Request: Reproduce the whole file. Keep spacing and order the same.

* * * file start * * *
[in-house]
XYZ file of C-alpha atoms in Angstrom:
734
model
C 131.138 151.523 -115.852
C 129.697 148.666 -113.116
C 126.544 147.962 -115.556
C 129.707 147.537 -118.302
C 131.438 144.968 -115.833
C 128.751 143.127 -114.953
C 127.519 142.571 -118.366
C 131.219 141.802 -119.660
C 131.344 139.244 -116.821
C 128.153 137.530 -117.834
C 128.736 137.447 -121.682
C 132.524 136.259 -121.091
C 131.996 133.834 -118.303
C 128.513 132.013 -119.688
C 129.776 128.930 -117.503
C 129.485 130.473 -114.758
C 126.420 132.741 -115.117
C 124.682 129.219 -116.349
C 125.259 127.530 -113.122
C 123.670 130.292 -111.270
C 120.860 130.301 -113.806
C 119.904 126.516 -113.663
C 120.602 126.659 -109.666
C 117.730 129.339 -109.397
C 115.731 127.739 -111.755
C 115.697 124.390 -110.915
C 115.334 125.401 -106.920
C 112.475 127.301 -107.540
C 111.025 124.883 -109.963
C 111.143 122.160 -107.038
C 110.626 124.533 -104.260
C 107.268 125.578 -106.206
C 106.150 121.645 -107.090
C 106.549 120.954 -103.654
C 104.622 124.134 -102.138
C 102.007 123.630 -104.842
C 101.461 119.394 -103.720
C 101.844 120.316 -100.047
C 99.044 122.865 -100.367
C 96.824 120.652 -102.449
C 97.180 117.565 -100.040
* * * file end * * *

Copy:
[in-house]
XYZ file of C-alpha atoms in Angstrom:
734
model
C 131.138 151.523 -115.852
C 129.697 148.666 -113.116
C 126.544 147.962 -115.556
C 129.707 147.537 -118.302
C 131.438 144.968 -115.833
C 128.751 143.127 -114.953
C 127.519 142.571 -118.366
C 131.219 141.802 -119.660
C 131.344 139.244 -116.821
C 128.153 137.530 -117.834
C 128.736 137.447 -121.682
C 132.524 136.259 -121.091
C 131.996 133.834 -118.303
C 128.513 132.013 -119.688
C 129.776 128.930 -117.503
C 129.485 130.473 -114.758
C 126.420 132.741 -115.117
C 124.682 129.219 -116.349
C 125.259 127.530 -113.122
C 123.670 130.292 -111.270
C 120.860 130.301 -113.806
C 119.904 126.516 -113.663
C 120.602 126.659 -109.666
C 117.730 129.339 -109.397
C 115.731 127.739 -111.755
C 115.697 124.390 -110.915
C 115.334 125.401 -106.920
C 112.475 127.301 -107.540
C 111.025 124.883 -109.963
C 111.143 122.160 -107.038
C 110.626 124.533 -104.260
C 107.268 125.578 -106.206
C 106.150 121.645 -107.090
C 106.549 120.954 -103.654
C 104.622 124.134 -102.138
C 102.007 123.630 -104.842
C 101.461 119.394 -103.720
C 101.844 120.316 -100.047
C 99.044 122.865 -100.367
C 96.824 120.652 -102.449
C 97.180 117.565 -100.040